People throughout Texas are supportive of reducing water use through water conservation and drought contingency measures – due in large part to Texas’ growing population and crippling drought. The big question that gets asked is how can a water utility sustain itself if it encourages its customers to use less of its product?
Original post: Jim Malewitz, Texas Tribune, Oct. 20, 2014
Susan Combs, the state comptroller, stirred controversy last month when she said Texas’ growing wind energy industry should “stand on its own two feet.” “Billions of dollars of tax credits and property tax limitations on new generation helped grow the industry, but today they give it an unfair market advantage over other power sources,” said Combs, a Republican, upon the release of a study meant to illustrate how energy policy affects Texans’ wallets.
Today, passing on consent, Austin City Council directed Austin Energy to immediately begin negotiations with the Lower Colorado River Authority for better operational control of Austin’s share of the coal-fired Fayette Power Project, the fifth largest emitter of climate-disrupting carbon dioxide pollution in the entire state of Texas.
As the next legislative session approaches, the battle lines of agency budgets are being drawn by the Legislative Budget Board. Each agency submits a Legislation Appropriations Request, or LAR, which asks the Legislature for funding for 2016-2017. The Lone Star Chapter recently submitted comments supporting specific funding for the Texas Parks & Wildlife Department for local park grants, wildlife diversity, park acquisition and development and invasive species control.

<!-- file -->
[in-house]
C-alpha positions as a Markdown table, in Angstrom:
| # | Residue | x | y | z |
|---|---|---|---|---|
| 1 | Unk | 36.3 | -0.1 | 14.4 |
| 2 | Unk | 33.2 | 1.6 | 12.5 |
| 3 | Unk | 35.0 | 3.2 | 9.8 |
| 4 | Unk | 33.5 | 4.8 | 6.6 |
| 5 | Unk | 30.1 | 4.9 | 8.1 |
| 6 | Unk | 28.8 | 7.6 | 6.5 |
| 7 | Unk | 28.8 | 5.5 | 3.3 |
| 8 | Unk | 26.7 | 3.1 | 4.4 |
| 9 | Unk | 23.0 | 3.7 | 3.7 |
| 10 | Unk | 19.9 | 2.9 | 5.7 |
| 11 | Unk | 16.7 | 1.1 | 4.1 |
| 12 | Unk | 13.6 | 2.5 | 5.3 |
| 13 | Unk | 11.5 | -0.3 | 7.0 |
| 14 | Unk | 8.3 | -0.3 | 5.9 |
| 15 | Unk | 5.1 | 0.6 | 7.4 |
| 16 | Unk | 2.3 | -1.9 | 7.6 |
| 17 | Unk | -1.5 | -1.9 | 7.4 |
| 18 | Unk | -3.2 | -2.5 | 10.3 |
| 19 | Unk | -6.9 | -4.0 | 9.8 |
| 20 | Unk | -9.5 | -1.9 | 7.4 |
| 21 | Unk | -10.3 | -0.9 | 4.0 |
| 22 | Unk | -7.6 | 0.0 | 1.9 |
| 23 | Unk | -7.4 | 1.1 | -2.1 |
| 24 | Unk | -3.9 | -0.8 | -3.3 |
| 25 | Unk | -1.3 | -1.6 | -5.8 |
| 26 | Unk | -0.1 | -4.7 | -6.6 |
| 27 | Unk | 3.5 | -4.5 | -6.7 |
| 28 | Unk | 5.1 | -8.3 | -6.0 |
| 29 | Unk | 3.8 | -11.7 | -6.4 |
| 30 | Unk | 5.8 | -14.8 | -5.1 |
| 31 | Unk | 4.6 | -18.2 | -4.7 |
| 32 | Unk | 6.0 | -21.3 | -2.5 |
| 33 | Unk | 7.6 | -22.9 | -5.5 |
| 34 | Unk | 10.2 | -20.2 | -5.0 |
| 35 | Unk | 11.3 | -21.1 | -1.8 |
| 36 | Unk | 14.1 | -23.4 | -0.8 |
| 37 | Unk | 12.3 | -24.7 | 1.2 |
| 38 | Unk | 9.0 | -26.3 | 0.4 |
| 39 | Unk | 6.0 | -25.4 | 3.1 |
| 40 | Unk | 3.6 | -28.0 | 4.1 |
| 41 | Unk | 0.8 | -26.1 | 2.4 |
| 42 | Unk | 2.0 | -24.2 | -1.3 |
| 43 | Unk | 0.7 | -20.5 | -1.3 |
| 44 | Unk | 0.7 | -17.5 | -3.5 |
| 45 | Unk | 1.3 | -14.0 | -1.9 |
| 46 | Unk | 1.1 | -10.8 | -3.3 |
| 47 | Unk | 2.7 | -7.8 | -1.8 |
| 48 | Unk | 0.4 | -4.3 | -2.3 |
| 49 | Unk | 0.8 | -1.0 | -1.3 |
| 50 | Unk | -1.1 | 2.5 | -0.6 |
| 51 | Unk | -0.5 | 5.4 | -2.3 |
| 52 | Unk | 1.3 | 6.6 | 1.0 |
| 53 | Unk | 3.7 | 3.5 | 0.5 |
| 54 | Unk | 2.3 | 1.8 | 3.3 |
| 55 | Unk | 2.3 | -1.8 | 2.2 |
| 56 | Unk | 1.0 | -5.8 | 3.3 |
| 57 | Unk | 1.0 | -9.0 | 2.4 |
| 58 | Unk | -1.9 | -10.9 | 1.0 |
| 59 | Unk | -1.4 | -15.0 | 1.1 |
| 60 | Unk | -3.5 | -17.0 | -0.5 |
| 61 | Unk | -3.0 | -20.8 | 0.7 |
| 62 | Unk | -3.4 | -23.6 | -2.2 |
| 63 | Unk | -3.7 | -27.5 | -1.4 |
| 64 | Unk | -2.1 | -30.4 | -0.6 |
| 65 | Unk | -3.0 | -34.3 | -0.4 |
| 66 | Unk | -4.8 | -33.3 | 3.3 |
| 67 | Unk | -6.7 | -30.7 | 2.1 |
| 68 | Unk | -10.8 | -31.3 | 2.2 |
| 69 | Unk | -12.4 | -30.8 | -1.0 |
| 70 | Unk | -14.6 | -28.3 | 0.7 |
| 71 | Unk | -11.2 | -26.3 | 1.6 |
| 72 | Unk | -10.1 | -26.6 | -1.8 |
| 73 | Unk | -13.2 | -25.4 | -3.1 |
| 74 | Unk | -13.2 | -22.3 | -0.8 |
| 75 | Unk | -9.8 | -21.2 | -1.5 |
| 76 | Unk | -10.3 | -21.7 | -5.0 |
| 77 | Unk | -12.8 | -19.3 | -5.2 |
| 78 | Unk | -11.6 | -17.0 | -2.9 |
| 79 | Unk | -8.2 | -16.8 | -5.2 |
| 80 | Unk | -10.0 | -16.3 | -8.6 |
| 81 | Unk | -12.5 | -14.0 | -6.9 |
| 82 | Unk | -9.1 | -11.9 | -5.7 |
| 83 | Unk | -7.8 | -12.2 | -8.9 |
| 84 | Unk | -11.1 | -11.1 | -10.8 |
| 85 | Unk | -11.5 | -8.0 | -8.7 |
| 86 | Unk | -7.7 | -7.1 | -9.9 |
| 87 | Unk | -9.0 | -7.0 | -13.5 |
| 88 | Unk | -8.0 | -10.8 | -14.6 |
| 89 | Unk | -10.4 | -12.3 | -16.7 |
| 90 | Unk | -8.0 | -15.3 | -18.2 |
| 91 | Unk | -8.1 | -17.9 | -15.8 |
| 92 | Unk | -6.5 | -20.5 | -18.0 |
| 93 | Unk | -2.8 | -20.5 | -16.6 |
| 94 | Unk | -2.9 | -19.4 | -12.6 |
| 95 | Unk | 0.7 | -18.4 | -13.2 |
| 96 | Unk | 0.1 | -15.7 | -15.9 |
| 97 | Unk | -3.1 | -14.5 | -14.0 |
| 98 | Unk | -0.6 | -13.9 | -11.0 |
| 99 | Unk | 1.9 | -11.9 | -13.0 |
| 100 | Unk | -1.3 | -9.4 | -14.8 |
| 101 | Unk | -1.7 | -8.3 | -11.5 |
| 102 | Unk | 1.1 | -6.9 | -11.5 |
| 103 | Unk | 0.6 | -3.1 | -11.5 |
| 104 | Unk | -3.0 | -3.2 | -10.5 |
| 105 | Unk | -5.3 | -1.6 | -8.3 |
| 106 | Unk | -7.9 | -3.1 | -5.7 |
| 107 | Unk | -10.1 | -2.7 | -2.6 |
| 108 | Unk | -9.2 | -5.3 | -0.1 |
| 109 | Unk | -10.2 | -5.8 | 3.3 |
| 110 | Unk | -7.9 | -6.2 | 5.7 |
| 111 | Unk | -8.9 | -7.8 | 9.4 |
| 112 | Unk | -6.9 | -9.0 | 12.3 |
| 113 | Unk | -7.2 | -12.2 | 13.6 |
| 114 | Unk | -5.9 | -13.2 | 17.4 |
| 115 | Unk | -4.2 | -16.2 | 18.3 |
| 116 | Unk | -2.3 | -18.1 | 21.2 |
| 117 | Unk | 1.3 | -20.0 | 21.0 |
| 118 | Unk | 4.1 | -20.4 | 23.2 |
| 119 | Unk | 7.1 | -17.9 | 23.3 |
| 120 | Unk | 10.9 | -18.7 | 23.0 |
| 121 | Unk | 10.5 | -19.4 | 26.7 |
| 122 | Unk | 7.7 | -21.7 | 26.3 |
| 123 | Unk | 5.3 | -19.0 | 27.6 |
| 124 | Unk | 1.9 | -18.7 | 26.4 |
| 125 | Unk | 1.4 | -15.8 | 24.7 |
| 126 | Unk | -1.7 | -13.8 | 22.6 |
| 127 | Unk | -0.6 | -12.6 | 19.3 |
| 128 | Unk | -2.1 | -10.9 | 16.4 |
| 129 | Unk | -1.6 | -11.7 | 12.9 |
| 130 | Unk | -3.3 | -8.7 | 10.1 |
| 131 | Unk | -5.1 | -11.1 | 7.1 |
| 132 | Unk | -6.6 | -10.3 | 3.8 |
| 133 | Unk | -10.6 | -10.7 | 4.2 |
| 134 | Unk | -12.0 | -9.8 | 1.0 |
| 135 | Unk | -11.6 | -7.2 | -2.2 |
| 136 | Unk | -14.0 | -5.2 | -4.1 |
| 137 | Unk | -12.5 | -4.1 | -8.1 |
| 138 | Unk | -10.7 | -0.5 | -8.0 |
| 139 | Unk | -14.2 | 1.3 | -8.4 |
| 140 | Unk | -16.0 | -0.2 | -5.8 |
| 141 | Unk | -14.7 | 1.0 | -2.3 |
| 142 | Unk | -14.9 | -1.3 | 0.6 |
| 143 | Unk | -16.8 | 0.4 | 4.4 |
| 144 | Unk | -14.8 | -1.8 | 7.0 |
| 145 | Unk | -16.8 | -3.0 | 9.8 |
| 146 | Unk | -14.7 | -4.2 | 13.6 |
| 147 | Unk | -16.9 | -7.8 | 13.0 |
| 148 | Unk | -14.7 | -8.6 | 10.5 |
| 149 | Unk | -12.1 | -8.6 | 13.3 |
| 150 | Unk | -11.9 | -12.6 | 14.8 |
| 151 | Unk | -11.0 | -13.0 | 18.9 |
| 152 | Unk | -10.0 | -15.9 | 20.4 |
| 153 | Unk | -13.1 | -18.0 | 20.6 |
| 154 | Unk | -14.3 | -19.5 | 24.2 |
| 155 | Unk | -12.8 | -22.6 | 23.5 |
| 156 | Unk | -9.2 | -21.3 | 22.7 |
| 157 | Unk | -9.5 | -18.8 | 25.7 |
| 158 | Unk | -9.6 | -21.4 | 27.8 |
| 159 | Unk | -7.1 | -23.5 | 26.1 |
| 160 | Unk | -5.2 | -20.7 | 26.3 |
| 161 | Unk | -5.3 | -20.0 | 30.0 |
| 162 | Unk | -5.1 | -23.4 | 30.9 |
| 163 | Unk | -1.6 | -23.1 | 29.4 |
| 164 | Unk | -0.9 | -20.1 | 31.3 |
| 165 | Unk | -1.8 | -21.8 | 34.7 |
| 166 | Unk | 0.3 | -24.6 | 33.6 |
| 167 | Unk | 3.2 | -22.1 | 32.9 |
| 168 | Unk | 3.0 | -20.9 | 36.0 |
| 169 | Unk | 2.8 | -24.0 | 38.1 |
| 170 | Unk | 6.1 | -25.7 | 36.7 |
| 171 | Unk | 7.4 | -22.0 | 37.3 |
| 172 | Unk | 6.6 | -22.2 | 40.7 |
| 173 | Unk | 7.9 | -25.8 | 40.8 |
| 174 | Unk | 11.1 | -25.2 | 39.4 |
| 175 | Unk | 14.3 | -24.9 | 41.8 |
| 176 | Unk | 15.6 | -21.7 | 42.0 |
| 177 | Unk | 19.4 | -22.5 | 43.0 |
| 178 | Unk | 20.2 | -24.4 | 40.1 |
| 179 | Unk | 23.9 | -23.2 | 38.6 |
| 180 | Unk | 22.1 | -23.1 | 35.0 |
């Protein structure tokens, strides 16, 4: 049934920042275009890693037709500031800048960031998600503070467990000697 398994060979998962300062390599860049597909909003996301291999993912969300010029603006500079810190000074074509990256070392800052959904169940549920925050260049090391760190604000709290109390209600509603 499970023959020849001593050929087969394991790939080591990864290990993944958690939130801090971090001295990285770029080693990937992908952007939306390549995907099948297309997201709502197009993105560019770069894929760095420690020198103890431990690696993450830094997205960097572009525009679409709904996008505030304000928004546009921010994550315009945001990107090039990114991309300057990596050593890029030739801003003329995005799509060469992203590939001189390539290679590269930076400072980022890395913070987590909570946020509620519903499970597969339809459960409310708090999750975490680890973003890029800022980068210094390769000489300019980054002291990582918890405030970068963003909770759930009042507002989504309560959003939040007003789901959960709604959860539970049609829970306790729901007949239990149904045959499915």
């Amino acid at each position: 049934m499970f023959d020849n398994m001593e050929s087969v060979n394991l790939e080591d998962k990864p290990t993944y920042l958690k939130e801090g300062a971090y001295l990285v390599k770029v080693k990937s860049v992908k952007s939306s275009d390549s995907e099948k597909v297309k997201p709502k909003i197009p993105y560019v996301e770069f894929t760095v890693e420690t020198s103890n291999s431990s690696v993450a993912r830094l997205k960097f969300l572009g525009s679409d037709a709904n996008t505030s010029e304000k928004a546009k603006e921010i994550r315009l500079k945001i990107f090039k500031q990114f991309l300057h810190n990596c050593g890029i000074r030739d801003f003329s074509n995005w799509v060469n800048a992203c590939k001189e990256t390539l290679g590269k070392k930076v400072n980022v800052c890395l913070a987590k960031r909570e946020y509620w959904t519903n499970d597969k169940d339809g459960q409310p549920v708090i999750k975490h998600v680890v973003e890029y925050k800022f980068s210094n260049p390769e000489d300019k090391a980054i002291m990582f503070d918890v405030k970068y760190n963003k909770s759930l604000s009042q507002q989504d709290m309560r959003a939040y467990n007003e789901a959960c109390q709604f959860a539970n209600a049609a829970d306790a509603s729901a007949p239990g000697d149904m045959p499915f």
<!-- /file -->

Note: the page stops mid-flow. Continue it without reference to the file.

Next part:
The Galveston Bay Foundation and Houston Advanced Research Center are seeking the public's help in developing a report card about the health of Galveston Bay, scheduled to be released in early 2015. Everyone who lives near, uses, or simply has an interest in Galveston Bay is encouraged to visit www.galvbay.org/reportcard to take an important survey, submit comments about issues concerning bay health, and learn more about the project.
From Texas Parks & WIldlife, an incredibly clever convergence of Halloween and learning about nature! Looks like it continues throughout the month too! [TPWD] Have you wondered about your abilities to live in the wild, such as after an apocalyptic event? Well, we’re going to talk about the basic skills needed to find food, water, shelter, and space in our short (somewhat humorous) program. We’ll begin at the Nature Center and travel to find the necessary items for survival. Then, we’ll discuss the importance of plants and human uses of the area. Finally, we'll test your skills to survive a zombie apocalypse.